Kolawa, co-author of Bulletproofing Web Applications (Hungry Minds 2001), has contributed to and written over 100 commentary pieces and technical articles for publications including The Wall Street Journal, Java Developer's Journal, SOA World Magazine, AJAXWorld Magazine; he has also authored numerous scientific papers on physics and parallel processing. His recent media engagements include CNN, CNBC, BBC, and NPR. Additionally he has presented on software quality, trends and development issues at various industry conferences. Kolawa holds a Ph.D. in theoretical physics from the California Institute of Technology. In 2001, Kolawa was awarded the Los Angeles Ernst & Young's Entrepreneur of the Year Award in the software category.

Comments (1) View Comments

Share your thoughts on this story.

Add your comment
You must be signed in to add a comment. Sign-in | Register

In accordance with our Comment Policy, we encourage comments that are on topic, relevant and to-the-point. We will remove comments that include profanity, personal attacks, racial slurs, threats of violence, or other inappropriate material that violates our Terms and Conditions, and will block users who make repeated violations. We ask all readers to expect diversity of opinion and to treat one another with dignity and respect.


Most Recent Comments
Dan Kegel 12/29/03 11:59:48 AM EST

Parasoft just wants to sell you expensive tools.
Skip their sales pitch, and go check out Valgrind
(http://valgrind.kde.org). It's a free tool that
finds a lot of the same problems the Parasoft tools
do. And it doesn't even require you to recompile your
apps. Valgrind was used recently by the Openoffice team
to find and fix a large number of subtle bugs in their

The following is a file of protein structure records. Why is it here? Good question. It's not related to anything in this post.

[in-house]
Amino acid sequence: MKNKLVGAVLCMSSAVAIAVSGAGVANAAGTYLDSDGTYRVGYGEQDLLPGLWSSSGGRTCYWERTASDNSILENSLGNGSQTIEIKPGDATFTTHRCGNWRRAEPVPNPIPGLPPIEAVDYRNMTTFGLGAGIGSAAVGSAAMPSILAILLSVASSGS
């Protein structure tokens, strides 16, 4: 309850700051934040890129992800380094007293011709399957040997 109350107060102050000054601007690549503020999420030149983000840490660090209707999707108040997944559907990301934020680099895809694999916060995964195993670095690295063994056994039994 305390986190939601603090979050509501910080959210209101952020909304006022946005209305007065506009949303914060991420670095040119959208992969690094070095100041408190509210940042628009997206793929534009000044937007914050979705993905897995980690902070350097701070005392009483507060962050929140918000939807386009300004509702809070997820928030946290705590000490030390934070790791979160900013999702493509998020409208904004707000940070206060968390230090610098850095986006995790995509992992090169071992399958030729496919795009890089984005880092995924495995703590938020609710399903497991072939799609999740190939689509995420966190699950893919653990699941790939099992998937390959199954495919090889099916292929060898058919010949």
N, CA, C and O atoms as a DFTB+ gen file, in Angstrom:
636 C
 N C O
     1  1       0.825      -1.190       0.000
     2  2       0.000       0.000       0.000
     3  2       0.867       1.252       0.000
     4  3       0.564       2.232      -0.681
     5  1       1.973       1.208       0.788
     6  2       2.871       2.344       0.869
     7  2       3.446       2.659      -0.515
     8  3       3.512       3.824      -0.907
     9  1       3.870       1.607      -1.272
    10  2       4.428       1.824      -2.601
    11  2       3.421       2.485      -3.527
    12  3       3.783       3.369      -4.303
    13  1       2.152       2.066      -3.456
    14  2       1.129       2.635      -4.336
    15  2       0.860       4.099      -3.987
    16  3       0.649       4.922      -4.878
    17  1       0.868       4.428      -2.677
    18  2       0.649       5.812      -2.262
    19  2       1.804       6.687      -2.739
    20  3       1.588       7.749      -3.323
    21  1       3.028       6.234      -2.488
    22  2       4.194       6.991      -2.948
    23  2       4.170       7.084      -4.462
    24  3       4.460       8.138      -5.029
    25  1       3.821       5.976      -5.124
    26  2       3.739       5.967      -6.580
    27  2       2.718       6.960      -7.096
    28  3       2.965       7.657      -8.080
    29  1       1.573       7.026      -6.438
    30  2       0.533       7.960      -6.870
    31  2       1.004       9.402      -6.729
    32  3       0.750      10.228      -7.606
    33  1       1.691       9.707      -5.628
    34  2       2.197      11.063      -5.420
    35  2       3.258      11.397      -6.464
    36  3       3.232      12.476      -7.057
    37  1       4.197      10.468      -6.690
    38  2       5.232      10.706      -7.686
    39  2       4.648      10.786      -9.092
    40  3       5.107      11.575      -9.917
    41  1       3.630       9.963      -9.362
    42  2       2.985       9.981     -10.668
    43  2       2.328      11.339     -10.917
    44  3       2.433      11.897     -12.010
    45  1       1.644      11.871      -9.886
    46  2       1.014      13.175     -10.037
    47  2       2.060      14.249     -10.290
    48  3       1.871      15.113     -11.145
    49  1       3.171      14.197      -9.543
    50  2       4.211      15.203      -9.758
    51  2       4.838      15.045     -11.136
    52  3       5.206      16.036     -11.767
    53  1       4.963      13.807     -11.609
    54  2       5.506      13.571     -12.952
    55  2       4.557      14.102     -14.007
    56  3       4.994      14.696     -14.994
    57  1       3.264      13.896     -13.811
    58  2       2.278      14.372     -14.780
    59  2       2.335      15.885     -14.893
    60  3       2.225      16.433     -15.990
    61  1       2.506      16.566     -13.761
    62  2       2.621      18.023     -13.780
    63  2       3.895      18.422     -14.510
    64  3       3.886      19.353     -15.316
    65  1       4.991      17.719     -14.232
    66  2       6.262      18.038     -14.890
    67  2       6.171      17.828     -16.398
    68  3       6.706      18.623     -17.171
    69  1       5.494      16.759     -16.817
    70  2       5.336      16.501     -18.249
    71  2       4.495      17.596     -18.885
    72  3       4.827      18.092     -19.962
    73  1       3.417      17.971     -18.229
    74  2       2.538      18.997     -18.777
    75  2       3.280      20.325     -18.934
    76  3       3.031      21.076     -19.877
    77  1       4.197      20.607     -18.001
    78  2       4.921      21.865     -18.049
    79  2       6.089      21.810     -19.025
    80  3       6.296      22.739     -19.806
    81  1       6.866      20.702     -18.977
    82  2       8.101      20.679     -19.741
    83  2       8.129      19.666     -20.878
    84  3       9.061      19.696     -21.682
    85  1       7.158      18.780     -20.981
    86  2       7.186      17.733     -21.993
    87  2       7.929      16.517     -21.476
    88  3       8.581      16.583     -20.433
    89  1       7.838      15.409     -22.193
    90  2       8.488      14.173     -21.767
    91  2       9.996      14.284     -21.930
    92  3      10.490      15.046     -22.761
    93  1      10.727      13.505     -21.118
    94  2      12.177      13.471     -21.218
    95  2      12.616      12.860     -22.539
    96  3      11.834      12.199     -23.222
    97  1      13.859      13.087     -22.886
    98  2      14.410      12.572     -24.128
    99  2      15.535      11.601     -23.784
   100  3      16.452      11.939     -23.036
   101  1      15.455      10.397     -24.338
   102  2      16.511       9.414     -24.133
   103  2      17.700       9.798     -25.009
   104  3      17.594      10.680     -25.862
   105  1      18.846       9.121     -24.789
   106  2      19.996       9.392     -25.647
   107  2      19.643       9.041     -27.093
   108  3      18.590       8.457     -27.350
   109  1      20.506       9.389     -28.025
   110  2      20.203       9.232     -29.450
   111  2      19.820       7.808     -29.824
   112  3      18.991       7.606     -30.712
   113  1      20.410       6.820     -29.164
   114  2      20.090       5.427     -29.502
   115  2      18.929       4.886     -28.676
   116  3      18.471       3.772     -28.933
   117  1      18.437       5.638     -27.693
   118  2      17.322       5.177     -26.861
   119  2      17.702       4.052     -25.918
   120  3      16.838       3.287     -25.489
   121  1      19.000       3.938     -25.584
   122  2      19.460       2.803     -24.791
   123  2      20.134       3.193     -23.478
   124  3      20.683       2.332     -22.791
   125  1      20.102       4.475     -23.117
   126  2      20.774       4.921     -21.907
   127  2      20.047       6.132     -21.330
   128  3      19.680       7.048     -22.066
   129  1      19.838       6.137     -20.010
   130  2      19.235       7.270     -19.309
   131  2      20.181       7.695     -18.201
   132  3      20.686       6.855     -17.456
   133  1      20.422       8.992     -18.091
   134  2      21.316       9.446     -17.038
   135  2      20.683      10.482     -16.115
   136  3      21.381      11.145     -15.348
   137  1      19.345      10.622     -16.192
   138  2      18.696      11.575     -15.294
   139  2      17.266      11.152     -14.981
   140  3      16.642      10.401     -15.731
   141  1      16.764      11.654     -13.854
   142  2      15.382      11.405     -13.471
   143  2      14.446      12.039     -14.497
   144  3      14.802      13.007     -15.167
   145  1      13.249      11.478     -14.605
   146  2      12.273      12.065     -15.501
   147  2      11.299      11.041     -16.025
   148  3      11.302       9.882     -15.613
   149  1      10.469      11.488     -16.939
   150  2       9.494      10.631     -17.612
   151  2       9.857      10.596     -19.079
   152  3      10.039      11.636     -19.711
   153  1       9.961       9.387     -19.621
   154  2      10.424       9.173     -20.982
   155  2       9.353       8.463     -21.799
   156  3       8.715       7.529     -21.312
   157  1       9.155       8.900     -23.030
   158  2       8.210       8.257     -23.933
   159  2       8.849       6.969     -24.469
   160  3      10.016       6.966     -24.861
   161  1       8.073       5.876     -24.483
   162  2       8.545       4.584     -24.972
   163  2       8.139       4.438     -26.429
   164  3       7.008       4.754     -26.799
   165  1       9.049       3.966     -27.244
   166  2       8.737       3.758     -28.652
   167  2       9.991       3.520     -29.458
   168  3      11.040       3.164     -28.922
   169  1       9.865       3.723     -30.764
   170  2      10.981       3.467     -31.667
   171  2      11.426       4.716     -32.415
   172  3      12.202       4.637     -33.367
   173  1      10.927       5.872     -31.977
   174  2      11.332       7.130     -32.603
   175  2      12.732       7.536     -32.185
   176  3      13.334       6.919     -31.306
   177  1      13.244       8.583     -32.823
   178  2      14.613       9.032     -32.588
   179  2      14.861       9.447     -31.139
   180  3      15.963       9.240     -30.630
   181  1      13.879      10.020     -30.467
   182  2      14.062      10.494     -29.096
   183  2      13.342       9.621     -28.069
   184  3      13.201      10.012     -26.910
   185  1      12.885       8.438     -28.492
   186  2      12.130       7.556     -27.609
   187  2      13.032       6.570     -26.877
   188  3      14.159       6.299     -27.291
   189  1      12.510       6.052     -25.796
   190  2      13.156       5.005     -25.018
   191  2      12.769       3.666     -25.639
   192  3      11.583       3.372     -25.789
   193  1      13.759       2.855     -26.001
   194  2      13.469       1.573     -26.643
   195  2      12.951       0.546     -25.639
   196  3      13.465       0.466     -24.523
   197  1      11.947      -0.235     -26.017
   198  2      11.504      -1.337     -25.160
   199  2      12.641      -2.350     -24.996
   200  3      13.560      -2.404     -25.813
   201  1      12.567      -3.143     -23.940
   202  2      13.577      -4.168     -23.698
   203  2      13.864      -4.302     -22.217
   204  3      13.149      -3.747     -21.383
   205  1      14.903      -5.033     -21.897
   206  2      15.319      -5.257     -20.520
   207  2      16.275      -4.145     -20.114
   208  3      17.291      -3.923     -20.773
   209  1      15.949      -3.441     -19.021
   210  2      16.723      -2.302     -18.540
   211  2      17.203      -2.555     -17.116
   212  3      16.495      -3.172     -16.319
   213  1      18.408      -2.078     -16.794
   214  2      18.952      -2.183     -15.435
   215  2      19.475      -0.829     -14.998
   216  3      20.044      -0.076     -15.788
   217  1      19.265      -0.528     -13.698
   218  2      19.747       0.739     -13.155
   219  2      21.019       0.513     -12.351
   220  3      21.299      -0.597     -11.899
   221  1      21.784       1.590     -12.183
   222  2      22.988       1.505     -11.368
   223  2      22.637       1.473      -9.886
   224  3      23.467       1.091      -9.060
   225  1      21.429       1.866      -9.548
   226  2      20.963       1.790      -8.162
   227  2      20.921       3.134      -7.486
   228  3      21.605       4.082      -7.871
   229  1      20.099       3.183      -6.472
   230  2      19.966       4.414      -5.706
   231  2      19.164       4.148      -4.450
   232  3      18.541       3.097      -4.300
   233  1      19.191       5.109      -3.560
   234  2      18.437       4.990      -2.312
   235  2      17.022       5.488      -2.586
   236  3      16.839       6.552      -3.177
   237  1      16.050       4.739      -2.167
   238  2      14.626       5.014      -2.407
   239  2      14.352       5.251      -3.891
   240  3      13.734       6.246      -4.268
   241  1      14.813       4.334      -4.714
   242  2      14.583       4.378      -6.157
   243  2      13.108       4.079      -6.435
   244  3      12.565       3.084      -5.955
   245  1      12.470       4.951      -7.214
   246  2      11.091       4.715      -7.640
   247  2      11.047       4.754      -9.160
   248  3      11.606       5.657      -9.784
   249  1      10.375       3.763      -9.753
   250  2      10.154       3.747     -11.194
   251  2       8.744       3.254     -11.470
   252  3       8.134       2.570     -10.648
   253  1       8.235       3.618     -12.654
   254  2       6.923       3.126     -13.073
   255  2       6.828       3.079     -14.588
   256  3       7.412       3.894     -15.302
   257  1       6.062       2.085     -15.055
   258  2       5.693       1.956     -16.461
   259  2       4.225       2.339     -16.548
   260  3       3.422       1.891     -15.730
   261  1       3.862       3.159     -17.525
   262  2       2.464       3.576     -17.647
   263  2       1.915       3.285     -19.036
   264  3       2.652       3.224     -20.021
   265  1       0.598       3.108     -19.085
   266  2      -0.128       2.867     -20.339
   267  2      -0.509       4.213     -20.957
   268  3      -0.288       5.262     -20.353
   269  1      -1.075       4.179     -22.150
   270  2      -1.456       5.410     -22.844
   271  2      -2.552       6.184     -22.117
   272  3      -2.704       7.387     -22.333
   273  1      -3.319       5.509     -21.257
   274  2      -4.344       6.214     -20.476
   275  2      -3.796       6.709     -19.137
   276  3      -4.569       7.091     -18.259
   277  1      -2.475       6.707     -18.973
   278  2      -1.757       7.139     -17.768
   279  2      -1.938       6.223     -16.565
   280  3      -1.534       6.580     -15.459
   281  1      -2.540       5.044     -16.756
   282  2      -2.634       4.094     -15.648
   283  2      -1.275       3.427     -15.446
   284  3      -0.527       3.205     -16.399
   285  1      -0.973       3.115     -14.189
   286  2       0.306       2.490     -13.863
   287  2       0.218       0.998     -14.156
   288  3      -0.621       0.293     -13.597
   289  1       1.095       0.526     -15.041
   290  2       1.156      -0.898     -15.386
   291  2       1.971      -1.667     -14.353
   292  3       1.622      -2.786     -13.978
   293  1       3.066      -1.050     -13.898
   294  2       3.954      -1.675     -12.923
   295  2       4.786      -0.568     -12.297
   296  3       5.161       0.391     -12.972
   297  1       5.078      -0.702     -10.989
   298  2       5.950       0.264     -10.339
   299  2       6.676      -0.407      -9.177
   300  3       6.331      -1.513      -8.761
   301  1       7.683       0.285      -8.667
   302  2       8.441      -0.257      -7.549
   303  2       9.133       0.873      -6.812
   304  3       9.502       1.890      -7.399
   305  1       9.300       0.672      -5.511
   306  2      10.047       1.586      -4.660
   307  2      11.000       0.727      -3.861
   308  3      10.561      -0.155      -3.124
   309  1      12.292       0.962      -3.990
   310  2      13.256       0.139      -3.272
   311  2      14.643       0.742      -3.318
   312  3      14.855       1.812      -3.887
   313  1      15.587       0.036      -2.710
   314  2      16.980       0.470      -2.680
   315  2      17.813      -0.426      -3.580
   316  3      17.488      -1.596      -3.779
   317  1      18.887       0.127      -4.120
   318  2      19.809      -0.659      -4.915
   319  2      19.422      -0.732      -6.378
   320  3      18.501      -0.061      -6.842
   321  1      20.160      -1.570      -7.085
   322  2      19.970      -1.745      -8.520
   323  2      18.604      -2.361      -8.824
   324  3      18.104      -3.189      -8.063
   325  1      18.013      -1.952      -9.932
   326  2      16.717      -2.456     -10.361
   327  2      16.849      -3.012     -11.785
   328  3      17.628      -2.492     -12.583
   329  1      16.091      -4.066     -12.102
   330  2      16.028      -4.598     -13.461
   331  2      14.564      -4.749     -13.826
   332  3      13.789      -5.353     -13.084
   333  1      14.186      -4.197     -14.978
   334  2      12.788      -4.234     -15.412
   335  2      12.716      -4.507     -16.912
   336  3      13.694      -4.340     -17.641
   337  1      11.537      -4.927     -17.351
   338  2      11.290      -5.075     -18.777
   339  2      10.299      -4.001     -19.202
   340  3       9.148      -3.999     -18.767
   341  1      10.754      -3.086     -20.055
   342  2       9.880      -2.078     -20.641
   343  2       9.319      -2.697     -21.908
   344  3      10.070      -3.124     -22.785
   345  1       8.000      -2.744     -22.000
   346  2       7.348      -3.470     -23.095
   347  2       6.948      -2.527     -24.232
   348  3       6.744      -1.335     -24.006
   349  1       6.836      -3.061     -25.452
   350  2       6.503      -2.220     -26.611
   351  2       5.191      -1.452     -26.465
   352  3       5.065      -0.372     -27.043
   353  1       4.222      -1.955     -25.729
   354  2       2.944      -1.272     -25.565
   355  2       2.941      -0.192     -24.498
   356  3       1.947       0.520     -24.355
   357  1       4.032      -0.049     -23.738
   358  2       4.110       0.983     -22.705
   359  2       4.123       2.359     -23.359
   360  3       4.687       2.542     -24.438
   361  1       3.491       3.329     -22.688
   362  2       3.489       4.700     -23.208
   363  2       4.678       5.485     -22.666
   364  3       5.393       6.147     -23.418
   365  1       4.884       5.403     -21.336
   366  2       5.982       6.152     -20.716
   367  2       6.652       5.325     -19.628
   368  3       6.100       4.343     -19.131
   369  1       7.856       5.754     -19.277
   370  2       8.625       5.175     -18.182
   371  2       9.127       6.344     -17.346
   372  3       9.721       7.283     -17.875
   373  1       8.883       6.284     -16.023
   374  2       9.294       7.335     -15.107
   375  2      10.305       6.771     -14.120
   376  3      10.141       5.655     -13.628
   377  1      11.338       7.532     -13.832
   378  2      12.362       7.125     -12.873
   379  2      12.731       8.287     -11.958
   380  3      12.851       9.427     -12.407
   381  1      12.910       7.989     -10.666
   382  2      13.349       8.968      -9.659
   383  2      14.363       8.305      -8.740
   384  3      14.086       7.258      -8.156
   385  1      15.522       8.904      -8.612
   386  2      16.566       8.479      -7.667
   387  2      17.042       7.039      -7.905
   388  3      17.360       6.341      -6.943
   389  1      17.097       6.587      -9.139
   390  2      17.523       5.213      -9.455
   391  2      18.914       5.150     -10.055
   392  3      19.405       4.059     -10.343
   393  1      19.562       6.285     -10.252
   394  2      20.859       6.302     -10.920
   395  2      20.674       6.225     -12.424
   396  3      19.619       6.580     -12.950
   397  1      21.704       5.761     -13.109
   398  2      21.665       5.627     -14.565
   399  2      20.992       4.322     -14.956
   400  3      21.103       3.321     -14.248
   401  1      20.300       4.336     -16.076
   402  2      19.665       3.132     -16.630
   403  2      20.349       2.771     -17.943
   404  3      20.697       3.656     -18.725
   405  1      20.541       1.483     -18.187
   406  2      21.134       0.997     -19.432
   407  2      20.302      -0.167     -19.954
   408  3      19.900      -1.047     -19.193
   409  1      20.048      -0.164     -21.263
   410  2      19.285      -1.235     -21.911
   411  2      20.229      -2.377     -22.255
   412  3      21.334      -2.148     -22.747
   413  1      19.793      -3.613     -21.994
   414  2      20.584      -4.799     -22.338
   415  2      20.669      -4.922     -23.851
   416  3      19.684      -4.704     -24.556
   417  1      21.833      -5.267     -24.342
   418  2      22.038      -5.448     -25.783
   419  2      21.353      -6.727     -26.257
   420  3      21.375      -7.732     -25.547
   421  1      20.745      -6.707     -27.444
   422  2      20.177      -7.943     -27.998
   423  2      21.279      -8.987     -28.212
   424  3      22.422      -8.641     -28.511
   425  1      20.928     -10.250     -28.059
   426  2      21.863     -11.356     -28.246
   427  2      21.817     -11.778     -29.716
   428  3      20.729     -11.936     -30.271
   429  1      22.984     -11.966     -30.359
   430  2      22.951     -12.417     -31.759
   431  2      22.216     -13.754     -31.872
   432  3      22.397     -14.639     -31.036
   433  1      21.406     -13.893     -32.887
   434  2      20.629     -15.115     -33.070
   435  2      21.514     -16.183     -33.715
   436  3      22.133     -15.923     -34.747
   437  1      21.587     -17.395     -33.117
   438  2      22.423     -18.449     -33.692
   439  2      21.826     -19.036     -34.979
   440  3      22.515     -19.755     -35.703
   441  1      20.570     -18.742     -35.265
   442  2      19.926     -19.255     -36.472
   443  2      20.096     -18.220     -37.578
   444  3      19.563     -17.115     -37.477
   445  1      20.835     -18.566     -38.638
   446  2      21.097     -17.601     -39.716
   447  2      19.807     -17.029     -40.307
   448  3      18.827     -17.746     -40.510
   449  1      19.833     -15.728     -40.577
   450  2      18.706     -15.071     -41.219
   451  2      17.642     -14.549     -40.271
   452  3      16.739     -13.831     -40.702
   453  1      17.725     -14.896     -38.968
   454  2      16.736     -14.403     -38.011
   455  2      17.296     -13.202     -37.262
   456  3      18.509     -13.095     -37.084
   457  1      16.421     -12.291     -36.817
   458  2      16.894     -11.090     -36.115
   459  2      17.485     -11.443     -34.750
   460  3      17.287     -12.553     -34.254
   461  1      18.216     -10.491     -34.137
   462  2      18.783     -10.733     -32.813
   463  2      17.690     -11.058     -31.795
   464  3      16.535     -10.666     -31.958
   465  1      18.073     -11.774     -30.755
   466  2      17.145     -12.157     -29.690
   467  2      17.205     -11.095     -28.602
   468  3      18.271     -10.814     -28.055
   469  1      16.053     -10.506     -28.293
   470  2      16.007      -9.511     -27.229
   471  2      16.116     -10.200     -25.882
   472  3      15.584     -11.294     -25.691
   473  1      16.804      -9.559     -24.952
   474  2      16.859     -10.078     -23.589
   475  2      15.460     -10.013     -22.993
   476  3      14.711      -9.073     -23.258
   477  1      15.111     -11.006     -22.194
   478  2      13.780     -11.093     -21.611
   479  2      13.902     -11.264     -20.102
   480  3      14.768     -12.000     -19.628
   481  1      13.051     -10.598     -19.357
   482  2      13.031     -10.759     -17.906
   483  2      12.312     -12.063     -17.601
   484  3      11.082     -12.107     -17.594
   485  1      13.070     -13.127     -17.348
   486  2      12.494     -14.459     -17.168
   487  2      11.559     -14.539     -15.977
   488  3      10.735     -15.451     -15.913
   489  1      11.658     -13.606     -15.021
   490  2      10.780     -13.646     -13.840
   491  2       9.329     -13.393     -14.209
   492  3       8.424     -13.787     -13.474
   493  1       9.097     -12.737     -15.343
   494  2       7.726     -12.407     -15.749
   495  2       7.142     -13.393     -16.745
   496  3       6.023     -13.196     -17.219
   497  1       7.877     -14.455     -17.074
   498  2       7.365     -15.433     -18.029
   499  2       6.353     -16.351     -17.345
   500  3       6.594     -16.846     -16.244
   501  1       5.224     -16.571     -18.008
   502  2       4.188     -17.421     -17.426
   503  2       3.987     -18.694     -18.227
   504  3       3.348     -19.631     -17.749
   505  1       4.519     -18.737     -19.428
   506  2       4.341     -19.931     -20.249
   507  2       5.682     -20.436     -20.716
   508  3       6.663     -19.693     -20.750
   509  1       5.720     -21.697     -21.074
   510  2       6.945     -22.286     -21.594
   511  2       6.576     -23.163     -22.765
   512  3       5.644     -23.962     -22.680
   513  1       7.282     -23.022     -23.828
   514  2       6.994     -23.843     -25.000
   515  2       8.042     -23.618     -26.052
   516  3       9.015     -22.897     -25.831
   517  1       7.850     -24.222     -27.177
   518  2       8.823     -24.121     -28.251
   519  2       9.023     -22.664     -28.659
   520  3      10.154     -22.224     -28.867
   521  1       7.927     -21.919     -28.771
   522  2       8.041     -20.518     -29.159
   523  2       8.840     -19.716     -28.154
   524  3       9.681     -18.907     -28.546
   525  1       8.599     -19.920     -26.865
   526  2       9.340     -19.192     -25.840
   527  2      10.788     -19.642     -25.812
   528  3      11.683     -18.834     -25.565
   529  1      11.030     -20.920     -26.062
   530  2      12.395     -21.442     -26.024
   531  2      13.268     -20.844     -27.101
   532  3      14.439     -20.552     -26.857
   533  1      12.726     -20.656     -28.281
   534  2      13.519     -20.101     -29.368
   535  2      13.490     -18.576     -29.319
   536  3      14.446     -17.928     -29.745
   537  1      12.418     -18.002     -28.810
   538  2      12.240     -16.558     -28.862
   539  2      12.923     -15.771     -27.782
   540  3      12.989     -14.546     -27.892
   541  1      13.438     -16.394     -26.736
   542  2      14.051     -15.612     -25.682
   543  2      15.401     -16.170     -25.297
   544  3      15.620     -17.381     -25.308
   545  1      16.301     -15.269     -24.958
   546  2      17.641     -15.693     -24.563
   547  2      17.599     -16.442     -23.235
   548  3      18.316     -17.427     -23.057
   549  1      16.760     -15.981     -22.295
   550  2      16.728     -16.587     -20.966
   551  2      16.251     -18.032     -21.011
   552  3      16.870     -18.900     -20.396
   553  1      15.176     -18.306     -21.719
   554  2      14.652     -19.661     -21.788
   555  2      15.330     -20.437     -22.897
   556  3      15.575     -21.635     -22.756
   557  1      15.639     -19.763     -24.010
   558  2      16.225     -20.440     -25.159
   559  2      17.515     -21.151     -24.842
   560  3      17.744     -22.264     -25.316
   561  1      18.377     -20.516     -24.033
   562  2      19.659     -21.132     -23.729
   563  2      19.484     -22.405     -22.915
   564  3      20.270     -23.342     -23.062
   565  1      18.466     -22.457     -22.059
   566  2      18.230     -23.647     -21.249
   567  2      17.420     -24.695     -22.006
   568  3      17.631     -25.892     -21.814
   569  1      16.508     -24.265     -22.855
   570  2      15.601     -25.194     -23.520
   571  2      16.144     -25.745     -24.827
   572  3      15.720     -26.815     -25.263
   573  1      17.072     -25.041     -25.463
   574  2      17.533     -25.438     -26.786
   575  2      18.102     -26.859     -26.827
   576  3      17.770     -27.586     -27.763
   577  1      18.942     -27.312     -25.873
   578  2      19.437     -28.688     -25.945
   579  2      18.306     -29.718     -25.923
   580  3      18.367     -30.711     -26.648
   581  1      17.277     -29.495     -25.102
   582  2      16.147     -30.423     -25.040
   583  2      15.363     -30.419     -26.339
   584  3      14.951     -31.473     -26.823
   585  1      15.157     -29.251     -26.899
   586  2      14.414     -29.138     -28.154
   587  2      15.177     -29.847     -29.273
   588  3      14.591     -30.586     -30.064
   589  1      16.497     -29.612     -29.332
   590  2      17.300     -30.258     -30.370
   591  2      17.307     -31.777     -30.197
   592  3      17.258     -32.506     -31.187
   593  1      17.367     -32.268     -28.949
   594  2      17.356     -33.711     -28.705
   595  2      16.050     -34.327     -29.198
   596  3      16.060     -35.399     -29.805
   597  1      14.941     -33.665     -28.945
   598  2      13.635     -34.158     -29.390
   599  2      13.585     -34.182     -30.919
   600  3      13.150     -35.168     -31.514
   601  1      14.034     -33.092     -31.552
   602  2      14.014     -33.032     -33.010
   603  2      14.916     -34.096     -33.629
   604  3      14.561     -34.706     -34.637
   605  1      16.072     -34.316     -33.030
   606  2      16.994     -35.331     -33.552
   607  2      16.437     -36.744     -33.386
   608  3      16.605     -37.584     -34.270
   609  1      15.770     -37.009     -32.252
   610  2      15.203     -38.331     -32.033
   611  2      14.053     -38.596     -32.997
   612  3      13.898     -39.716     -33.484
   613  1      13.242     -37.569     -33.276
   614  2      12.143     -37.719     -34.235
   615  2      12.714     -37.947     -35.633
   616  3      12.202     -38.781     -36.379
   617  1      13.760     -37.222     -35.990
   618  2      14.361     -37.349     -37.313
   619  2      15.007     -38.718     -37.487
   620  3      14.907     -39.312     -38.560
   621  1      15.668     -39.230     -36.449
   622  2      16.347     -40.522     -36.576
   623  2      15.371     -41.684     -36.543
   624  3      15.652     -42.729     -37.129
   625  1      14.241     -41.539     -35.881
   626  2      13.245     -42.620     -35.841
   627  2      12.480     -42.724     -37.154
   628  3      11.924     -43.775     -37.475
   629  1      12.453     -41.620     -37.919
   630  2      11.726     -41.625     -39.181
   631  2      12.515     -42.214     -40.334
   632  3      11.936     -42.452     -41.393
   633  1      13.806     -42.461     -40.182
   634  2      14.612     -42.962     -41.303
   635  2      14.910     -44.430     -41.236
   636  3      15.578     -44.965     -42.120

extremely complex C++ app. If it's good enough for Openoffice,
it's good enough for your app. Valgrind rocks!

@ThingsExpo Stories
SYS-CON Events announced today that Windstream, a leading provider of advanced network and cloud communications, has been named “Silver Sponsor” of SYS-CON's 16th International Cloud Expo®, which will take place on June 9–11, 2015, at the Javits Center in New York, NY. Windstream (Nasdaq: WIN), a FORTUNE 500 and S&P 500 company, is a leading provider of advanced network communications, including cloud computing and managed services, to businesses nationwide. The company also offers broadband, phone and digital TV services to consumers primarily in rural areas.
The BPM world is going through some evolution or changes where traditional business process management solutions really have nowhere to go in terms of development of the road map. In this demo at 15th Cloud Expo, Kyle Hansen, Director of Professional Services at AgilePoint, shows AgilePoint’s unique approach to dealing with this market circumstance by developing a rapid application composition or development framework.
The Internet of Things is not new. Historically, smart businesses have used its basic concept of leveraging data to drive better decision making and have capitalized on those insights to realize additional revenue opportunities. So, what has changed to make the Internet of Things one of the hottest topics in tech? In his session at @ThingsExpo, Chris Gray, Director, Embedded and Internet of Things, discussed the underlying factors that are driving the economics of intelligent systems. Discover how hardware commoditization, the ubiquitous nature of connectivity, and the emergence of Big Data a...
"BSQUARE is in the business of selling software solutions for smart connected devices. It's obvious that IoT has moved from being a technology to being a fundamental part of business, and in the last 18 months people have said let's figure out how to do it and let's put some focus on it, " explained Dave Wagstaff, VP & Chief Architect, at BSQUARE Corporation, in this SYS-CON.tv interview at @ThingsExpo, held Nov 4-6, 2014, at the Santa Clara Convention Center in Santa Clara, CA.